Petr Cejka, Group Leader
Deoxyribonucleic acid (DNA) stores genetic information that contains instructions for the proper development and function of all living organisms. The integrity of DNA must be preserved during the life cycle in order to maintain cellular functions and to pass information encoded in it onto the next generation. It has been estimated that each cell in a human body acquires tens of thousands of DNA lesions per day. The sources of DNA damage may stem from the environment, such as sunlight or chemicals, or result from regular cellular processes such as metabolism. These events represent a major challenge: if left unrepaired, the lesions could block access to the genetic information and prevent faithful replication (copying) of the DNA molecule. On the other hand, incorrect repair may lead to mutations (changes in genetic information) or chromosomal aberrations (larger scale rearrangements of genetic material). These events may threaten cell viability or, in some cases, result in uncontrolled cell division (cancer).
Throughout evolution, cells have evolved a number of DNA repair pathways specialized for the various classes of DNA damage. Our interest in these mechanisms is stimulated by the fundamental importance these processes play in life. Many DNA repair factors are essential for viability – cells cannot exist without them. Others are important only in special cases - hereditary or sporadic defects in some components of the repair machinery lead to a variety of syndromes characterized by premature aging, cancer predisposition or other abnormalities. Finally, the efficiency of DNA repair mechanisms often affects cancer chemotherapy: a number of drugs that are being used to treat cancer act by causing DNA damage. The mechanisms of action of these drugs as well as repair strategies are often not well understood.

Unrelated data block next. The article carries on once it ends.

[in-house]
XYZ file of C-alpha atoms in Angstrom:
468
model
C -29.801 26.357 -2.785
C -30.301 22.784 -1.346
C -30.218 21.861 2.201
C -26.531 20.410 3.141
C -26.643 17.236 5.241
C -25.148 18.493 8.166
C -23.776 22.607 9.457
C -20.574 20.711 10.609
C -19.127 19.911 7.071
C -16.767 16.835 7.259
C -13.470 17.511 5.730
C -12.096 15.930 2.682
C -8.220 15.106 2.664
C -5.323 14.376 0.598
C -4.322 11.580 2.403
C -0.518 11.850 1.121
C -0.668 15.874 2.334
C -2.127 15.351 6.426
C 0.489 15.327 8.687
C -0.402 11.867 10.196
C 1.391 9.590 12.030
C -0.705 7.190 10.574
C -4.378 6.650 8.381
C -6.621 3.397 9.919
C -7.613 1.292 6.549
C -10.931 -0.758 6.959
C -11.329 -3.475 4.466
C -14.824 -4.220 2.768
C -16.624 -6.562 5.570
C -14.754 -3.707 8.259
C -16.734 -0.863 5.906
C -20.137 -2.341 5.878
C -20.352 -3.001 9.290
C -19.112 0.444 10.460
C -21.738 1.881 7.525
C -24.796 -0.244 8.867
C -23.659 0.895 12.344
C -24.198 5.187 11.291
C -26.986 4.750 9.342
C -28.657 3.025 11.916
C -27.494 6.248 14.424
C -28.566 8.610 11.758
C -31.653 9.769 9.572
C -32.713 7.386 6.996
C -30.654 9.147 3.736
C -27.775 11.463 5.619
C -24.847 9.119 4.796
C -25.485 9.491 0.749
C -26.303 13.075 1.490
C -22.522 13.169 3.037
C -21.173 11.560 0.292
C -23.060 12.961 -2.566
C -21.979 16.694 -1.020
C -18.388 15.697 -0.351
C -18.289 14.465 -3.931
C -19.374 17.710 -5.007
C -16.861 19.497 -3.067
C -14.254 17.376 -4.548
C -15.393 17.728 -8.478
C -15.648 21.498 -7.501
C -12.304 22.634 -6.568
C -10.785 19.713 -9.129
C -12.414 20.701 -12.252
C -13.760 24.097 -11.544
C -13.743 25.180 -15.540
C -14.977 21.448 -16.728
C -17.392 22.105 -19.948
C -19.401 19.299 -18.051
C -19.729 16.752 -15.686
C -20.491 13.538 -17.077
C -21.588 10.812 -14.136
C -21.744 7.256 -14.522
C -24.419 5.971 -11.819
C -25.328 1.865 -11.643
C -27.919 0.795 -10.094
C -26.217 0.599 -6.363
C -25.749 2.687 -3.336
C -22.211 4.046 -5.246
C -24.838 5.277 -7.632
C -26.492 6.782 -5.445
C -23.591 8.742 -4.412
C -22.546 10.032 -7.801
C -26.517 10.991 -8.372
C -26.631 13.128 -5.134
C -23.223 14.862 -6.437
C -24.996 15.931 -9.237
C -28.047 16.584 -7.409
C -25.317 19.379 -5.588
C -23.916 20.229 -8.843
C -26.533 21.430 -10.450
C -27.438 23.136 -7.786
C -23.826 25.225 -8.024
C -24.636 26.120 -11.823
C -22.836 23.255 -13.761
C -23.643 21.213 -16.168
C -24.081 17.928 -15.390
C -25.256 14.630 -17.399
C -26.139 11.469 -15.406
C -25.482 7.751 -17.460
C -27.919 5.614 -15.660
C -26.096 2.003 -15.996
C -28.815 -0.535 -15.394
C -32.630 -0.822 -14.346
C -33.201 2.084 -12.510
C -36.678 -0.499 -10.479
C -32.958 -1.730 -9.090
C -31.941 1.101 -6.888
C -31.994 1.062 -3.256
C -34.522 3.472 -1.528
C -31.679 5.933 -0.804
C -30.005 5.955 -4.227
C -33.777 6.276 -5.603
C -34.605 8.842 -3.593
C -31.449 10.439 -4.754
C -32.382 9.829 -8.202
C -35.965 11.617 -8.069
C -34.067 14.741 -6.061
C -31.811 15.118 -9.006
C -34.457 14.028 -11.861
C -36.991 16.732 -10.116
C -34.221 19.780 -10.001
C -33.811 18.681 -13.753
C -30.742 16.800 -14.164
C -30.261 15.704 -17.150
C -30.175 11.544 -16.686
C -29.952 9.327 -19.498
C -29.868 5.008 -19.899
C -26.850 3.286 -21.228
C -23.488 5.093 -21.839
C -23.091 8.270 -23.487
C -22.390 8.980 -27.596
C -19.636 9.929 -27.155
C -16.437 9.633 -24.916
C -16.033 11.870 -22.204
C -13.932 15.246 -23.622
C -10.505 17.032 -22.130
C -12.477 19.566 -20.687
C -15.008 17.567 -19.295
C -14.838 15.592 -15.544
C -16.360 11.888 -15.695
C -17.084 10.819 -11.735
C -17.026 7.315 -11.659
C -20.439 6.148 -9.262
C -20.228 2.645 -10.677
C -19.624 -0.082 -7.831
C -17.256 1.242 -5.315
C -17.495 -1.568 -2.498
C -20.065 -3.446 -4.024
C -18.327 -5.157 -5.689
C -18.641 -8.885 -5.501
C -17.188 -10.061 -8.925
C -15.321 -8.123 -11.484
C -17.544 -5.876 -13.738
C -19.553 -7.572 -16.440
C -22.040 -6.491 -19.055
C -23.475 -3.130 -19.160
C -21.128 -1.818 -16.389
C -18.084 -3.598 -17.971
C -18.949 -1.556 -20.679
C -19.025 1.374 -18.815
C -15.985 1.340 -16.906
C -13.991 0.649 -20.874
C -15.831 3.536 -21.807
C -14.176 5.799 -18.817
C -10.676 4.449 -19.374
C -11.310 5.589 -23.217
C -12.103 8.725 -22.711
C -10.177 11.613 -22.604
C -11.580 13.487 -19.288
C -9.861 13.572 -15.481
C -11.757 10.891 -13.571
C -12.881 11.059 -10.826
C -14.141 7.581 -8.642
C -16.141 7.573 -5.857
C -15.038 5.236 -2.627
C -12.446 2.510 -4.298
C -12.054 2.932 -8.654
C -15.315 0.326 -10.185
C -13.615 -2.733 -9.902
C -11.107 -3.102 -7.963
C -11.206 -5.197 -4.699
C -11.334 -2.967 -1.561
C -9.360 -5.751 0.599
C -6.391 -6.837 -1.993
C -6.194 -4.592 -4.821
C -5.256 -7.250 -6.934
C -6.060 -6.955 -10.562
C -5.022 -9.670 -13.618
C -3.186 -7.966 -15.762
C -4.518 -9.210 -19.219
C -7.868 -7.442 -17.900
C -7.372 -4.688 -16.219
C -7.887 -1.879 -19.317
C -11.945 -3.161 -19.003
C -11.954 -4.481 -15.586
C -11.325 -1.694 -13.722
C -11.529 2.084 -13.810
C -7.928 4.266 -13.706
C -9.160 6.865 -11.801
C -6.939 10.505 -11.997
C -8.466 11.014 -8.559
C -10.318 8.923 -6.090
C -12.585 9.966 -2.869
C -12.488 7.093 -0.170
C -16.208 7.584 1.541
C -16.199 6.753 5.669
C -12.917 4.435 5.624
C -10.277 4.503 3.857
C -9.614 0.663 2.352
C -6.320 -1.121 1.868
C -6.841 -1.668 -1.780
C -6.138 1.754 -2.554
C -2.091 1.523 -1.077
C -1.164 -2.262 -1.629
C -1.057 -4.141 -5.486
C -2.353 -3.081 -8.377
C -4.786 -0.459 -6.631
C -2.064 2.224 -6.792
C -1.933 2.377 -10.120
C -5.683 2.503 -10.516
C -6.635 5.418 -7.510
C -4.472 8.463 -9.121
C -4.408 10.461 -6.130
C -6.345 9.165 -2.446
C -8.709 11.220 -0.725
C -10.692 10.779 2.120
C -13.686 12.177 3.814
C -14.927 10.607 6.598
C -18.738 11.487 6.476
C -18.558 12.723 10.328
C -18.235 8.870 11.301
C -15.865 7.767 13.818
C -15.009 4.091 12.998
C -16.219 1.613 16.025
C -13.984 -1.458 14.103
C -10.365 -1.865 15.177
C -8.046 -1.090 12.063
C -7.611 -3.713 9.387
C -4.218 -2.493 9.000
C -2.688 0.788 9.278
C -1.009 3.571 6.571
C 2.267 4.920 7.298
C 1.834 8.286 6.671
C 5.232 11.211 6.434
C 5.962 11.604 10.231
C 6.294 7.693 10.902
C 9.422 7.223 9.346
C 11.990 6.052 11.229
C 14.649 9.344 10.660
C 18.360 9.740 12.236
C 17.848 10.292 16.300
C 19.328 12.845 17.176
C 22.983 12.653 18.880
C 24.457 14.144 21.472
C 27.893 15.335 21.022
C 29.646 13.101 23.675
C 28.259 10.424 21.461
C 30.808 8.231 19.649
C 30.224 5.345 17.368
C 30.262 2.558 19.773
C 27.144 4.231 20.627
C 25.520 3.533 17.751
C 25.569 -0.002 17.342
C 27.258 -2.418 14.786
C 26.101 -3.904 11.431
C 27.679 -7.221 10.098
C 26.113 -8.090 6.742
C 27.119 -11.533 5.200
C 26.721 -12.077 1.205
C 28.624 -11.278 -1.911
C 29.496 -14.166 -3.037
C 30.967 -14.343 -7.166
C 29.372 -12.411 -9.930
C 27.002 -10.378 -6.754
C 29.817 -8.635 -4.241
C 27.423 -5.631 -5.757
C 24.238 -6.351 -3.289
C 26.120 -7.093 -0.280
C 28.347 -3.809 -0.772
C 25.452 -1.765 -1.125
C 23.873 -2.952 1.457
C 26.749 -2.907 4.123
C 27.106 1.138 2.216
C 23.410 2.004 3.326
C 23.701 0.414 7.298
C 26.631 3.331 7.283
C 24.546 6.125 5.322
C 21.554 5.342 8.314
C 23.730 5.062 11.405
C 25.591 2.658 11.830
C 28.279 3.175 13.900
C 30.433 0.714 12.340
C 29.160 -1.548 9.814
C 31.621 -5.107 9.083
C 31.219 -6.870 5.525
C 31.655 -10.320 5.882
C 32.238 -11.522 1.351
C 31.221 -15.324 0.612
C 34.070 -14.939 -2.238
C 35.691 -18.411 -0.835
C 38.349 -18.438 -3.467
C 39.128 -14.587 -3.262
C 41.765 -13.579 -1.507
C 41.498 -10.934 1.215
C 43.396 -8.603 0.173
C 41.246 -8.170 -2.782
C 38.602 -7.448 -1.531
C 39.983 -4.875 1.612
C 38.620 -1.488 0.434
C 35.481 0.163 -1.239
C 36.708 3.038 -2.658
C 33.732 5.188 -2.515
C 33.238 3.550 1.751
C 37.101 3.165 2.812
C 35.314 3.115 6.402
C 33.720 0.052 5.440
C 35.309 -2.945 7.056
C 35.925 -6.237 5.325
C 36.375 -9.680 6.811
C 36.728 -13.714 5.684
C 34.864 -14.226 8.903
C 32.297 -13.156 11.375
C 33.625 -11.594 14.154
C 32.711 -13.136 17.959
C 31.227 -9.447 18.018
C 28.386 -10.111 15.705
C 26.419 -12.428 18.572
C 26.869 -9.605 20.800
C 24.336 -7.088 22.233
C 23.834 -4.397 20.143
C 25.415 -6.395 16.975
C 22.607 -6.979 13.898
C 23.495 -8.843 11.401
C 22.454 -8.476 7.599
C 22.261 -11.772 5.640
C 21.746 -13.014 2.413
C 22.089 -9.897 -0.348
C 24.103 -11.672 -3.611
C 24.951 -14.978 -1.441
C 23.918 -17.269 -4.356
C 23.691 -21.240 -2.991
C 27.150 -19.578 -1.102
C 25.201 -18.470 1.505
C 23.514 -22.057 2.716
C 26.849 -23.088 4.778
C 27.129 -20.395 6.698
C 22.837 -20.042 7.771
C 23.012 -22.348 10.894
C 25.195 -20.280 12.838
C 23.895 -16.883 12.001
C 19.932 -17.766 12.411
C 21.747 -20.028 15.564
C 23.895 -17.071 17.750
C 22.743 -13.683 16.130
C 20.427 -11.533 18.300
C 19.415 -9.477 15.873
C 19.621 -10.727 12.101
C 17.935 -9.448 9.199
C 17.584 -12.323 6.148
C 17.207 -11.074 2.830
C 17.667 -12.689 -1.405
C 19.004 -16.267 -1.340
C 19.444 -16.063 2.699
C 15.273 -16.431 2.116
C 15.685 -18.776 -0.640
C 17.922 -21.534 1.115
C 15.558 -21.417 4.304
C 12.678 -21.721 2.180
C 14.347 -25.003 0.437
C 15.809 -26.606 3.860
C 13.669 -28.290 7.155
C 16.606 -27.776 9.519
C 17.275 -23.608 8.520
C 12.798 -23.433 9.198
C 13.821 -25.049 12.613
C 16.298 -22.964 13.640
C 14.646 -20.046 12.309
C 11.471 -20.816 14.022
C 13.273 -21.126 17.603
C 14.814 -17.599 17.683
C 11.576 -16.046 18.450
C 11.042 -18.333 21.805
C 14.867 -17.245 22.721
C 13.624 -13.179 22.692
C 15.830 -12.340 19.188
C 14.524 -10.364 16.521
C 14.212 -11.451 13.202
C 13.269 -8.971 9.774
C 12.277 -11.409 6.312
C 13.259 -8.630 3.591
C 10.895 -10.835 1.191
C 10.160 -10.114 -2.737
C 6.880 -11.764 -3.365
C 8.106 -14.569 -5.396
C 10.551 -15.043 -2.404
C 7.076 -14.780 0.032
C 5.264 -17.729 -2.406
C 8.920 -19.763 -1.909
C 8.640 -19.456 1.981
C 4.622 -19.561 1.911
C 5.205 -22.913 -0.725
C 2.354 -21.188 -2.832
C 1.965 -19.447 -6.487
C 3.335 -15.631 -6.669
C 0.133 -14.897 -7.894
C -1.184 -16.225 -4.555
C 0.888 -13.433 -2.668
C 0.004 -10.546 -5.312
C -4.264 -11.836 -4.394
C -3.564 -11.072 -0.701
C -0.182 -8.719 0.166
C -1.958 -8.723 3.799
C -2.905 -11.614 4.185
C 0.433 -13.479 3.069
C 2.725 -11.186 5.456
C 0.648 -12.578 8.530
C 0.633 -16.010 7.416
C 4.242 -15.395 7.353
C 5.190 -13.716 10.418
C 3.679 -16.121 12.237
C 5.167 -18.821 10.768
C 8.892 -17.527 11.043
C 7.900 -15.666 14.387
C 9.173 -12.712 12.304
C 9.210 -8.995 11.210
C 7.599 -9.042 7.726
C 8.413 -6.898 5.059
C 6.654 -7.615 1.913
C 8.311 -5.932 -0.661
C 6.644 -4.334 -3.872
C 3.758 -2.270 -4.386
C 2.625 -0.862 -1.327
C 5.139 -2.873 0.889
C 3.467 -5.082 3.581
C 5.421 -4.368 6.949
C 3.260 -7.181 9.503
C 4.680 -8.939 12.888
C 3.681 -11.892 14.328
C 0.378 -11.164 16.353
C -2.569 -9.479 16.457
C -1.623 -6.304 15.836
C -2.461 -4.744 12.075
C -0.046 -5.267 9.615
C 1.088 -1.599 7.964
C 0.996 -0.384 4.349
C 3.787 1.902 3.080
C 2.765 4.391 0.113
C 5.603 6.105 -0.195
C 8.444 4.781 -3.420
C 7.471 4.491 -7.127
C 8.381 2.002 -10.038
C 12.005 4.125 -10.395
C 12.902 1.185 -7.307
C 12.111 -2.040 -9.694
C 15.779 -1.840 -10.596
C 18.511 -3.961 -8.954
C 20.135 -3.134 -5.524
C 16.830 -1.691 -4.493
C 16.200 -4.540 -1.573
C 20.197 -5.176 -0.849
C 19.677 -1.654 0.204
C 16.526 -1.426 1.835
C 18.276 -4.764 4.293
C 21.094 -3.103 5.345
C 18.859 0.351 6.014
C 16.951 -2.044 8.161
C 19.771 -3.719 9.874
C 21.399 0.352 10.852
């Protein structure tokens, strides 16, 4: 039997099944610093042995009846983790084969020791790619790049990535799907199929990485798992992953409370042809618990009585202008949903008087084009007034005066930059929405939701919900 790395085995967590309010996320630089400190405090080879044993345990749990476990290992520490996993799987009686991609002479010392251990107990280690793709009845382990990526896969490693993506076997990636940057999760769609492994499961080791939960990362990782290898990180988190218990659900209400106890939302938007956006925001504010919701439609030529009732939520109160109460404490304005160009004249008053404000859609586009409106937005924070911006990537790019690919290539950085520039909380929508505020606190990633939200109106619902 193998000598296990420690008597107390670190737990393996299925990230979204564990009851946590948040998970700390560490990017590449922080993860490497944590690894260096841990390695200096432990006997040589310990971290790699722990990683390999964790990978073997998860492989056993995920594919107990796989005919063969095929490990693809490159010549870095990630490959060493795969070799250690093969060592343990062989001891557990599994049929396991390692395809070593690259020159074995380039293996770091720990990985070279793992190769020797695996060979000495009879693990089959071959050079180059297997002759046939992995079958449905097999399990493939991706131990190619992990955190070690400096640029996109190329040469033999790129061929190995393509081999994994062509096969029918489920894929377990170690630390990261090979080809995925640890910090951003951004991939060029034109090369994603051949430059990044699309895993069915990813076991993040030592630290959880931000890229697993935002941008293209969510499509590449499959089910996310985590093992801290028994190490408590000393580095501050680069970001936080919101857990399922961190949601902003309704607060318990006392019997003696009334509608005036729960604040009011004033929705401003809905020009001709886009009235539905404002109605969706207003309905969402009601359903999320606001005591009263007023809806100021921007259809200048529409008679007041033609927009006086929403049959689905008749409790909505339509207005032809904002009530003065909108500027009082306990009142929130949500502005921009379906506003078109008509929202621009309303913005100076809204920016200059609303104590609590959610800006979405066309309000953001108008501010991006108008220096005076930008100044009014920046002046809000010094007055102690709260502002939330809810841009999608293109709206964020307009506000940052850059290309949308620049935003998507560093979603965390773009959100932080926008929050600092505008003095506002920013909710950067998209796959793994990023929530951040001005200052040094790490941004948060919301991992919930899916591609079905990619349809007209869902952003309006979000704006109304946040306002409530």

Our research group is interested in DNA repair mechanisms from a basic research standpoint: we want to learn how these pathways operate in healthy cells and how defects lead to abnormalities and disease. Specifically, we focus on a DNA repair pathway termed homologous recombination. Homologous recombination is a highly intricate complex of processes, which repairs breaks in DNA strands. Most cells contain more than one copy of genetic information in each cell, and homologous recombination can exploit that in a very elegant manner. It can restore the integrity of the damaged DNA molecule by using genetic information stored in the identical (or homologous) copy of DNA. This process may thus restore DNA integrity in a largely accurate manner. Homologous recombination is highly conserved in evolution: the mechanism in the bacterium Escherichia coli or in the yeast Saccharomyces cerevisiae is very similar to the mechanism in human cells. This observation underlines the fundamental importance of this pathway in all kingdoms of life. Also, by using the simple organisms as research models, we can learn about homologous recombination in an experimentally more feasible setup. Our research group is using both Saccharomyces cerevisiae and human systems.
Currently, we are using mostly biochemical methods to answer fundamental questions in biology. We express and purify recombinant proteins, assemble multiprotein complexes, and analyze their behavior on synthetic structures that mimic their physiological substrates. Genetic and cell biological techniques are suitable to identify components of new or existing pathways and phenotypic analysis often infers a specific function, yet it becomes limiting when trying to elucidate detailed molecular mechanisms. Redundant and overlapping pathways often further complicate interpretation of in-vivo based experiments. Biochemical analysis is in contrast very powerful to explain underlying molecular mechanisms.